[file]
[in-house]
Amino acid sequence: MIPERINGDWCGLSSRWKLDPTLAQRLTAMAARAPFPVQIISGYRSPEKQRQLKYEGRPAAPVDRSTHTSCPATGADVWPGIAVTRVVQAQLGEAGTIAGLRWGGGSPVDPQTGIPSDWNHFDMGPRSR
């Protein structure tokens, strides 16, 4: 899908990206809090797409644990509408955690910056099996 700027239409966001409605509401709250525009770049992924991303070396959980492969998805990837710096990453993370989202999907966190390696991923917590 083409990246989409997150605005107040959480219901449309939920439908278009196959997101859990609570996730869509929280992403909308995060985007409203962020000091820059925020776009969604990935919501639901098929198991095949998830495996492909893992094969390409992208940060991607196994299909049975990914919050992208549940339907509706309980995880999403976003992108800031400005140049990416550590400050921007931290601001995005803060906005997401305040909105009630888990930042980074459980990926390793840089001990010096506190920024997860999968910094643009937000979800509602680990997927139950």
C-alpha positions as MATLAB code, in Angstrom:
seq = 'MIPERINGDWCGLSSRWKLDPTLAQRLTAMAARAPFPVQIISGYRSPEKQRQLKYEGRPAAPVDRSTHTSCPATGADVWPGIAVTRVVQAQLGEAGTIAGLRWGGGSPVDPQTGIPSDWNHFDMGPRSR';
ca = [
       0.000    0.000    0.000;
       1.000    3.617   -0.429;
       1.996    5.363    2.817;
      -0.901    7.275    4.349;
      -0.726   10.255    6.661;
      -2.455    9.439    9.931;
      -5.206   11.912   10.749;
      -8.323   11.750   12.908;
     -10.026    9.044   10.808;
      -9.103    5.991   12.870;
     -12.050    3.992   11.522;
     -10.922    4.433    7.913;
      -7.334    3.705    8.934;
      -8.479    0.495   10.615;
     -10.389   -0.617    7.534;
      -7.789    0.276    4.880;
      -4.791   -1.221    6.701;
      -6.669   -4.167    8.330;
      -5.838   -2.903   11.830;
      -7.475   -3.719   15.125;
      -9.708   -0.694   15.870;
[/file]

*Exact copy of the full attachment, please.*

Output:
[in-house]
Amino acid sequence: MIPERINGDWCGLSSRWKLDPTLAQRLTAMAARAPFPVQIISGYRSPEKQRQLKYEGRPAAPVDRSTHTSCPATGADVWPGIAVTRVVQAQLGEAGTIAGLRWGGGSPVDPQTGIPSDWNHFDMGPRSR
């Protein structure tokens, strides 16, 4: 899908990206809090797409644990509408955690910056099996 700027239409966001409605509401709250525009770049992924991303070396959980492969998805990837710096990453993370989202999907966190390696991923917590 083409990246989409997150605005107040959480219901449309939920439908278009196959997101859990609570996730869509929280992403909308995060985007409203962020000091820059925020776009969604990935919501639901098929198991095949998830495996492909893992094969390409992208940060991607196994299909049975990914919050992208549940339907509706309980995880999403976003992108800031400005140049990416550590400050921007931290601001995005803060906005997401305040909105009630888990930042980074459980990926390793840089001990010096506190920024997860999968910094643009937000979800509602680990997927139950």
C-alpha positions as MATLAB code, in Angstrom:
seq = 'MIPERINGDWCGLSSRWKLDPTLAQRLTAMAARAPFPVQIISGYRSPEKQRQLKYEGRPAAPVDRSTHTSCPATGADVWPGIAVTRVVQAQLGEAGTIAGLRWGGGSPVDPQTGIPSDWNHFDMGPRSR';
ca = [
       0.000    0.000    0.000;
       1.000    3.617   -0.429;
       1.996    5.363    2.817;
      -0.901    7.275    4.349;
      -0.726   10.255    6.661;
      -2.455    9.439    9.931;
      -5.206   11.912   10.749;
      -8.323   11.750   12.908;
     -10.026    9.044   10.808;
      -9.103    5.991   12.870;
     -12.050    3.992   11.522;
     -10.922    4.433    7.913;
      -7.334    3.705    8.934;
      -8.479    0.495   10.615;
     -10.389   -0.617    7.534;
      -7.789    0.276    4.880;
      -4.791   -1.221    6.701;
      -6.669   -4.167    8.330;
      -5.838   -2.903   11.830;
      -7.475   -3.719   15.125;
      -9.708   -0.694   15.870;